Why demonstrating value – not cost – is key for today’s advisers
In attracting fresh clients, advisers need to position themselves as architects who deliver a personalised service, suggests Lawrence Cook, director of marketing and business development, Thesis Asset Management
Advisers have faced a number of challenges to their operations post RDR, not least the change to how they are remunerated. Some have responded well and have fundamentally transformed their business models in recent years, while others still have some catching-up to do.
But for all advisory firms, one big question stands out – what do firms need to do to demonstrate their worth to clients?
To better understand this area, we conducted a poll at our recent conference, which looked at what advisers felt were the main reasons for consumers not to seek financial advice. The results were illuminating: 77% of advisers believed it was because clients saw advice as expensive. However, at the same time, only 4% of those surveyed felt would-be clients were not getting financial advice because they were confident enough to manage their own finances.
There is a paradox here: on the one hand, advisers feel there is a need for advice, as well as the reassurance that comes with having a dedicated professional looking after a client’s needs. On the other, there is an unwillingness to pay a high price for these services. So what is the solution? Is there an opportunity here for advisers?
The answer lies in demonstrating the value of their proposition rather than the cost. Many other services work in this way. For instance, few would dispute the value of paying a contracts lawyer to draft a binding agreement. While it might cost money, the client benefits from knowing they are in the competent hands of a professional, where they might otherwise be out of their depth.
Since RDR, the market has moved away from a product-based approach to a service and solutions focused outlook. While in the short term this may have affected revenue streams for firms, over the long term, it offers an unprecedented opportunity for advisers to really engage with their clients and help them define their financial goals and aspirations.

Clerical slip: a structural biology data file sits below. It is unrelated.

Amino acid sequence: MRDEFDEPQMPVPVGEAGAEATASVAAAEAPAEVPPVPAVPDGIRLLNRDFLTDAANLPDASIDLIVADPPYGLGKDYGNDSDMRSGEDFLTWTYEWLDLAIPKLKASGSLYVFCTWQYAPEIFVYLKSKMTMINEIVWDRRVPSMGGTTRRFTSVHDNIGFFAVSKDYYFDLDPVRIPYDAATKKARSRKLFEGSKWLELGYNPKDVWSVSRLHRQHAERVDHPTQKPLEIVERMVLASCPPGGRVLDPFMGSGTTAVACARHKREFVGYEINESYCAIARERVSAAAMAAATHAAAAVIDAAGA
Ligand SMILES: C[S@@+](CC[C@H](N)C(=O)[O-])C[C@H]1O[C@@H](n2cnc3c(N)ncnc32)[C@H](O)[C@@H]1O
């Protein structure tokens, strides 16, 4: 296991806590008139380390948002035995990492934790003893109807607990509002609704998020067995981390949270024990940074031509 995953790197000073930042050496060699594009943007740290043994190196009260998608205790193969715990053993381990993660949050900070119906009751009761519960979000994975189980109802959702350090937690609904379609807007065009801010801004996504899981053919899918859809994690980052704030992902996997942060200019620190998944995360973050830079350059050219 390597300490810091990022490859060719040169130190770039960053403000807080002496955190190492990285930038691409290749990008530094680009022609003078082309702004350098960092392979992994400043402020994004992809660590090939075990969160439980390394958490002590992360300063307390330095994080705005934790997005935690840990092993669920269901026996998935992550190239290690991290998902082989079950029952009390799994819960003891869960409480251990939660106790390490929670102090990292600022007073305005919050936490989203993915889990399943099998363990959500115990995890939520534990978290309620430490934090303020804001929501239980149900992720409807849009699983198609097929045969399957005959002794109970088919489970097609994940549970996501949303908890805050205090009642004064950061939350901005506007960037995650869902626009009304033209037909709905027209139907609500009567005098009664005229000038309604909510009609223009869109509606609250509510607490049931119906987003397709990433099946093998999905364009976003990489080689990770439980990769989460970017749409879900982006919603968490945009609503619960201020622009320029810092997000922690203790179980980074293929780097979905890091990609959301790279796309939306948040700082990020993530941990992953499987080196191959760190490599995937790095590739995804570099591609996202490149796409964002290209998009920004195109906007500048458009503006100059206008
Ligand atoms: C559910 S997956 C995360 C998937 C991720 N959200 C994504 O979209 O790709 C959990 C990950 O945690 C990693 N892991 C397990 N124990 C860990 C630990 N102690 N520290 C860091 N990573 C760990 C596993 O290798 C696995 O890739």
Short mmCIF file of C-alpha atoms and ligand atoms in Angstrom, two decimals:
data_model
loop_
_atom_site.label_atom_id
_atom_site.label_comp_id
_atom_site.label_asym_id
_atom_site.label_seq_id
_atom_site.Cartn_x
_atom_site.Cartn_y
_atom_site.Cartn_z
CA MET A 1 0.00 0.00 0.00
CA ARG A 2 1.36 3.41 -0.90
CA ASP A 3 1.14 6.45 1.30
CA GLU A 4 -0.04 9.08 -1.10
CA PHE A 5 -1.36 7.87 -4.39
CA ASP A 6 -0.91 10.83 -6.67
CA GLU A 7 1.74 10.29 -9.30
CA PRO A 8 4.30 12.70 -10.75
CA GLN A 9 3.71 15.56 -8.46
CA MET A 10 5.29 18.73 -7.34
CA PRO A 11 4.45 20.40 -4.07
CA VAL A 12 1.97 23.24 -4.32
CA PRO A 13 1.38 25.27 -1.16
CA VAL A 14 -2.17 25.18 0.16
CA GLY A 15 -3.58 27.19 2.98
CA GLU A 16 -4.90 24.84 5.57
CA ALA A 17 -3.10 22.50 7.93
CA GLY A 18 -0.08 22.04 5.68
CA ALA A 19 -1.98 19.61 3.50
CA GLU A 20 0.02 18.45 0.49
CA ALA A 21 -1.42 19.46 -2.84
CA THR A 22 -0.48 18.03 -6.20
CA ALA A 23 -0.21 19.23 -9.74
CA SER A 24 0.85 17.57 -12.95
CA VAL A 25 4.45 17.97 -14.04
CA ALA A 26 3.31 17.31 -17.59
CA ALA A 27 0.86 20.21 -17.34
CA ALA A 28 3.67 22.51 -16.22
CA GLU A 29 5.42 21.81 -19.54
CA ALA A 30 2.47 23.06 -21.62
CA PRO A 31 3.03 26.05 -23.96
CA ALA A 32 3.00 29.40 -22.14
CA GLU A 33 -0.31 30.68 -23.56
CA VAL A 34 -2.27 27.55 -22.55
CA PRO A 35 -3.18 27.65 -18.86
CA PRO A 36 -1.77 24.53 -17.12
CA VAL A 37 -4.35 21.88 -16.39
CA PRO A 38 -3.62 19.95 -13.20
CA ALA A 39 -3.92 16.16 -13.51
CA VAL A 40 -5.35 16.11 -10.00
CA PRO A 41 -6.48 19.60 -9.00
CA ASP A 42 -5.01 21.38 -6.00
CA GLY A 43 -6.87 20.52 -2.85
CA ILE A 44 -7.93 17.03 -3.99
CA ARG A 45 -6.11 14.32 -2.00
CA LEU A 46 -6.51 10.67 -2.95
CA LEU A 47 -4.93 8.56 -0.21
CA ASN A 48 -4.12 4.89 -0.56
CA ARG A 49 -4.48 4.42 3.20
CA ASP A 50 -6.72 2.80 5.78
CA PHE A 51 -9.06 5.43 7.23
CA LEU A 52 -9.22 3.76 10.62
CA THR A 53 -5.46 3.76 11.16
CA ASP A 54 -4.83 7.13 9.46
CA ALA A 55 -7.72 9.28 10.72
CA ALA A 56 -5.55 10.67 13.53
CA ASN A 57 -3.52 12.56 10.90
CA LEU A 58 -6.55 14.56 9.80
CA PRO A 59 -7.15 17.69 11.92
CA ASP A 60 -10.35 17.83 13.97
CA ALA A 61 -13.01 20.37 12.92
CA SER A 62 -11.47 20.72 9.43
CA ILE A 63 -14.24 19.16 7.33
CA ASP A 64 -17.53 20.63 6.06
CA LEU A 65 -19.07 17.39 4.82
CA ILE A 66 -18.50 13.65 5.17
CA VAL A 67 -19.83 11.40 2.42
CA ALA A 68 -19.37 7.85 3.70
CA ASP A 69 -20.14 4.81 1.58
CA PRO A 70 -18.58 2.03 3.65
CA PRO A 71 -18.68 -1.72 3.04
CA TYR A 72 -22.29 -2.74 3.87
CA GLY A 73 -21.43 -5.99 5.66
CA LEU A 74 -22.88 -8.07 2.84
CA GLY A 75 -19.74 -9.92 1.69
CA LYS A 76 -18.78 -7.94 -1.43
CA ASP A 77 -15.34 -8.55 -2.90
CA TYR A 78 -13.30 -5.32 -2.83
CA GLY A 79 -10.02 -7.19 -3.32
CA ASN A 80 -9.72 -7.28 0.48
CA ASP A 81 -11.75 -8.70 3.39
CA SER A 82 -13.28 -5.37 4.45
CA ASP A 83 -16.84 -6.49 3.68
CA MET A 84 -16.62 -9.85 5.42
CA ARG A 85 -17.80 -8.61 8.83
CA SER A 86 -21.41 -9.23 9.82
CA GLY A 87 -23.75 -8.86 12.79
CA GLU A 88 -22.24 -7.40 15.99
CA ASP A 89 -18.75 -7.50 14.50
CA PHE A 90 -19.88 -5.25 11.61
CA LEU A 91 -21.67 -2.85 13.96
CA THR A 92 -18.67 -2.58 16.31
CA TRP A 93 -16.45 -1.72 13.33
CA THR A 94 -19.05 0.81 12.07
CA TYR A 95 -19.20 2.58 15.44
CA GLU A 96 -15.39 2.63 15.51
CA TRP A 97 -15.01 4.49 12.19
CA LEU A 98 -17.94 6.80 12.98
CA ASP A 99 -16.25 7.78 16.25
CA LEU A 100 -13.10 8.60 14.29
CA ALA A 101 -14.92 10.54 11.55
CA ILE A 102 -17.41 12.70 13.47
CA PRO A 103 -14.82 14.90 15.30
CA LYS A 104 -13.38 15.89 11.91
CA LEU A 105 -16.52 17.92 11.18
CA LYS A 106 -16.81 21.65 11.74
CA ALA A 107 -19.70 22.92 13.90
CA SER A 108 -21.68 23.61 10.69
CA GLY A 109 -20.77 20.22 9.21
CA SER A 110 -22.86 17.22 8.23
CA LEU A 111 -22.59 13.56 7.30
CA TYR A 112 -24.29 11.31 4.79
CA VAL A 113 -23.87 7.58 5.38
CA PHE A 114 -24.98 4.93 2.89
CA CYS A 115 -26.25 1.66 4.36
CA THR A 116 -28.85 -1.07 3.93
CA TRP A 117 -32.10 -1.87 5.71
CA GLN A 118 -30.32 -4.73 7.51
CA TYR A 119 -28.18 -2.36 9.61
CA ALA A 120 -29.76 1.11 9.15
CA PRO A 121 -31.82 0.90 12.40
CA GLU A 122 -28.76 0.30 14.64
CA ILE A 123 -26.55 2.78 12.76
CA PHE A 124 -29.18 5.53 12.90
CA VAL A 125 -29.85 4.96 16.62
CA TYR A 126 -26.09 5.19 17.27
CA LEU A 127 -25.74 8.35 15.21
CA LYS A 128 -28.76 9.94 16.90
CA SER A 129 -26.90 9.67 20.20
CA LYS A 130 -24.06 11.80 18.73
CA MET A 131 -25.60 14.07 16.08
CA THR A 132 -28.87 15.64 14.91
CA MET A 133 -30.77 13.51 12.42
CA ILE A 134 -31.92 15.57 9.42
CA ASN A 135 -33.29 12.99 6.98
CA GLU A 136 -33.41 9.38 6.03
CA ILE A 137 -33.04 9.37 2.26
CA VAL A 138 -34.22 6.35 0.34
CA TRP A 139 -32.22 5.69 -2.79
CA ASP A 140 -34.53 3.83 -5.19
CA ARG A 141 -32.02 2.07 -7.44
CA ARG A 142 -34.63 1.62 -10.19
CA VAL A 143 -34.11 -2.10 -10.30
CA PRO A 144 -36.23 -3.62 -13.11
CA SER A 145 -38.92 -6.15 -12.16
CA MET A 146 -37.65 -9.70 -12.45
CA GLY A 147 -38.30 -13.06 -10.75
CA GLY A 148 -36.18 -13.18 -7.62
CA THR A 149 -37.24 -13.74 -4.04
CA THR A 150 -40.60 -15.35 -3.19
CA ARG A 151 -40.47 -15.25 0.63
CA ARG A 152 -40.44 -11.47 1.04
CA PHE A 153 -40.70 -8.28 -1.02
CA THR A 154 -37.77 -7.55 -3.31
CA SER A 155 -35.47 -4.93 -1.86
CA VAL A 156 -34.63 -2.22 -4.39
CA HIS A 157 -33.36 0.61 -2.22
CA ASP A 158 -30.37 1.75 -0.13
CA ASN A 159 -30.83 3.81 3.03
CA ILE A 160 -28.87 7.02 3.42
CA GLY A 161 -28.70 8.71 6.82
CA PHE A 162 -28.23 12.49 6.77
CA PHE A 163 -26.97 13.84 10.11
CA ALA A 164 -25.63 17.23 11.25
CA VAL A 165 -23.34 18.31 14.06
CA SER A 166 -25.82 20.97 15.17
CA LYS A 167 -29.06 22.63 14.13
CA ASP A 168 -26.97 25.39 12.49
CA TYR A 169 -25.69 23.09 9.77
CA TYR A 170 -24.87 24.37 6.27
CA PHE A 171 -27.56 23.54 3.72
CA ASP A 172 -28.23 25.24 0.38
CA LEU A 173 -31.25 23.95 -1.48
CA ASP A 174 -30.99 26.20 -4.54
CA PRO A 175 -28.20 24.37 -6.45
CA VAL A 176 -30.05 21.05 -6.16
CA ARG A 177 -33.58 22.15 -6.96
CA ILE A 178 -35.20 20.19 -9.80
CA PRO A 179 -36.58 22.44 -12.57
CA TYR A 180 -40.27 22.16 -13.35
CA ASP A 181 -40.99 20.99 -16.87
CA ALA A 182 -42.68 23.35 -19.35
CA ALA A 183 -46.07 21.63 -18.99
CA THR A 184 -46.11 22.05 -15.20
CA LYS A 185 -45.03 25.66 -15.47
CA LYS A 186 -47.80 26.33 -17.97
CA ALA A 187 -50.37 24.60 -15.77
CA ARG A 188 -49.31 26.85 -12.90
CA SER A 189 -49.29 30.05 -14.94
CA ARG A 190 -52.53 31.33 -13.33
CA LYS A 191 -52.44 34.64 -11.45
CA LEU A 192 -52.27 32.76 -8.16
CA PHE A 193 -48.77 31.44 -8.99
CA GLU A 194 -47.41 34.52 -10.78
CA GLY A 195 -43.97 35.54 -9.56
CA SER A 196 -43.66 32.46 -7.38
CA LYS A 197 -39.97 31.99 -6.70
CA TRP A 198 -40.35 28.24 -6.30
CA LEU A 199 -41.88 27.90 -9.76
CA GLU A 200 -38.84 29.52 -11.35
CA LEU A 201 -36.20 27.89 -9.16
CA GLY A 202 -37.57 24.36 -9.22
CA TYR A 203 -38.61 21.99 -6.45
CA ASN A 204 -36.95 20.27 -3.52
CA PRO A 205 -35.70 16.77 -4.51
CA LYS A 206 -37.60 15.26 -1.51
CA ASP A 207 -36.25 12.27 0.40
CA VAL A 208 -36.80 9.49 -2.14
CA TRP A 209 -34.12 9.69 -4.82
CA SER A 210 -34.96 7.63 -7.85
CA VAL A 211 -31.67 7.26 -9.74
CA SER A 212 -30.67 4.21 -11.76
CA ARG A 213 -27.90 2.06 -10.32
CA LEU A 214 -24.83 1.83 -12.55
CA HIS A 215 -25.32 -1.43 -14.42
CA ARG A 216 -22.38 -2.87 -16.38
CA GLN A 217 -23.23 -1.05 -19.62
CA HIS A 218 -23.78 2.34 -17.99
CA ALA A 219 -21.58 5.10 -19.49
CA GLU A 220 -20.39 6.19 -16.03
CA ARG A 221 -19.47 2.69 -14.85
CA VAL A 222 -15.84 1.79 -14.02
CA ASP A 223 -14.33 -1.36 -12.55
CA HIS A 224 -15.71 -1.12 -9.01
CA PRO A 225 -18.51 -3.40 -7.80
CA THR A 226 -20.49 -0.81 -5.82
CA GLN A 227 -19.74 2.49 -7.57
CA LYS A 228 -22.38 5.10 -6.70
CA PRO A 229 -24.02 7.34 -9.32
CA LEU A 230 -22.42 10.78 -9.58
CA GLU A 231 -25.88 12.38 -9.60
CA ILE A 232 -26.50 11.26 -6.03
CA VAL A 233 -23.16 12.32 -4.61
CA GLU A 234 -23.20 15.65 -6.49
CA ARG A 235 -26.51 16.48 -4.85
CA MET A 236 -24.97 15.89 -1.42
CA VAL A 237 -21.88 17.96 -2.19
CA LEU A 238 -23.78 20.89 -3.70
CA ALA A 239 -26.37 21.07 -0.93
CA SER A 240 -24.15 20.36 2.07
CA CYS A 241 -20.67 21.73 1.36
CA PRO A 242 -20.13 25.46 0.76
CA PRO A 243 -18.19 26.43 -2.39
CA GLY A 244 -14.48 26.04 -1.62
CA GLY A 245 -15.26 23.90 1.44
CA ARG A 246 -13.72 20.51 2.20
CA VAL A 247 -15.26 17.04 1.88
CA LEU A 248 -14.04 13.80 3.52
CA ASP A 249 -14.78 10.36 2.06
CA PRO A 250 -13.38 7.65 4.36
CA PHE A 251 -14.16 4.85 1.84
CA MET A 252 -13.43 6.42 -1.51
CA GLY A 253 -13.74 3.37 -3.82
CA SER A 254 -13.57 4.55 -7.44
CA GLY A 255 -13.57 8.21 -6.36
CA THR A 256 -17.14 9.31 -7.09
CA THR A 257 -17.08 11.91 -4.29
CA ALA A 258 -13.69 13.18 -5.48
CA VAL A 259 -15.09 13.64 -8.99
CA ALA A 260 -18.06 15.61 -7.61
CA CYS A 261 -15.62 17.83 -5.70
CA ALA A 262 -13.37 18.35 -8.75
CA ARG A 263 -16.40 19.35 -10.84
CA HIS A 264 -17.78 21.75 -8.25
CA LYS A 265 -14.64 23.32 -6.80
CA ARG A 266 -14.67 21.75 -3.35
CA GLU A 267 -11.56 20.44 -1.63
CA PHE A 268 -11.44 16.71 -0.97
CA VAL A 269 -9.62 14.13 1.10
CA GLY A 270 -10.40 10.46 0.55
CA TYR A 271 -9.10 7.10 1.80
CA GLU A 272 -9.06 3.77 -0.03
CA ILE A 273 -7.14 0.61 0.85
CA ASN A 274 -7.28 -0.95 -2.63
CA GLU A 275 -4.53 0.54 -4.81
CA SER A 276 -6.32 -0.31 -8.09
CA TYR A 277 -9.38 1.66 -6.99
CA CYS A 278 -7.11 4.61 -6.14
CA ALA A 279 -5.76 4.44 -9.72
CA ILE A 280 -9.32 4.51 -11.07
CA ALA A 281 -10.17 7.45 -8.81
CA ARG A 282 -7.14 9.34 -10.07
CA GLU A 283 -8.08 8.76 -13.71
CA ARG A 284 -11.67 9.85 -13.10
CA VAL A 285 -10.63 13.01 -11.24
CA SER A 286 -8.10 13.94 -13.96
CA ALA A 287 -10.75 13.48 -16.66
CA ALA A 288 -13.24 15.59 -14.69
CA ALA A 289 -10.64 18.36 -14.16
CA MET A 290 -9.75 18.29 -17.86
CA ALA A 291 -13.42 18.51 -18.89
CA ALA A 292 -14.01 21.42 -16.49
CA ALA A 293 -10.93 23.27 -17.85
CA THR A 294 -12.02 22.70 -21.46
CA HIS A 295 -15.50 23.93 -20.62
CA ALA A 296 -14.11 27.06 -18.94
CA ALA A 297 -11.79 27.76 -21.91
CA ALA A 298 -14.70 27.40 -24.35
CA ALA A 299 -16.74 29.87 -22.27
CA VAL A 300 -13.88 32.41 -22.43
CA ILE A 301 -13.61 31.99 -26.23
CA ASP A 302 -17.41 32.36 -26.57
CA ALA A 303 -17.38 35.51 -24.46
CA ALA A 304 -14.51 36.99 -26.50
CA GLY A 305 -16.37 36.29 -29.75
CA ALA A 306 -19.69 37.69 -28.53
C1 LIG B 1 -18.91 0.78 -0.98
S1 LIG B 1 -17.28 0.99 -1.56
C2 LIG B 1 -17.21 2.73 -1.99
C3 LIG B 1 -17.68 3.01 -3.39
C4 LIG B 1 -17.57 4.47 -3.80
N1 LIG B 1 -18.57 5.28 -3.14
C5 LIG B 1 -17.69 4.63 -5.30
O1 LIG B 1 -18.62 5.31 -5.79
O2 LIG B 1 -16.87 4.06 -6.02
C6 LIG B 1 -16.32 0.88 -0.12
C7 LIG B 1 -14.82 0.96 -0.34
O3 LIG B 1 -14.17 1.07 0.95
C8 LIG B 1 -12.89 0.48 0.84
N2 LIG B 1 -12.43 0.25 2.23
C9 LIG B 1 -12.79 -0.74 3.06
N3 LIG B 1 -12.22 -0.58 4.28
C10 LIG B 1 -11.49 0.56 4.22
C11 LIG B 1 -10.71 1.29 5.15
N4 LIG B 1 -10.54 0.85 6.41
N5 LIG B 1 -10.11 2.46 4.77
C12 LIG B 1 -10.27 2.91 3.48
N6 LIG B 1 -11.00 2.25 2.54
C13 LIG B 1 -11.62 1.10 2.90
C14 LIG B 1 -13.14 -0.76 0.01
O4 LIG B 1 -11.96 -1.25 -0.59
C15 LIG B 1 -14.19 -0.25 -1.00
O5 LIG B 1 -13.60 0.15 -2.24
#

Advisers need to show how they can offer a personalised service, and the traditional ability of advisers to develop strong personal relationships where they have a deep understanding of the client’s circumstances is set to take centre stage. They also need to take into account the clients’ lifelong financial objectives. Successful advisers will need to demonstrate a ‘broad brush’ of financial planning which covers a range of areas, instead of focusing on a single area, such as pensions. It is also a great benefit to clients that any recommendations are personally suited to the individual, and their tolerance of risk is continually balanced with their long-term objectives.
Advisers should also position themselves as ‘architects’ and consider ‘getting the builders in’ where necessary: in other words, working with other professionals to deliver the services their clients need. Outsourcing to DFMs for investment is one way that advisers can demonstrate value as it gives the client access to specialist research, analysis, portfolio construction as well as rebalancing. If the DFM doesn’t deliver, the adviser can select a different one on behalf of the client.
Therefore, financial advisers need to be able to demonstrate through the above points that financial advice is a valuable resource worth paying for. A holistic service, which makes use of a range of professionals, is an effective way to achieve this.
Visit the Thesis Asset Management website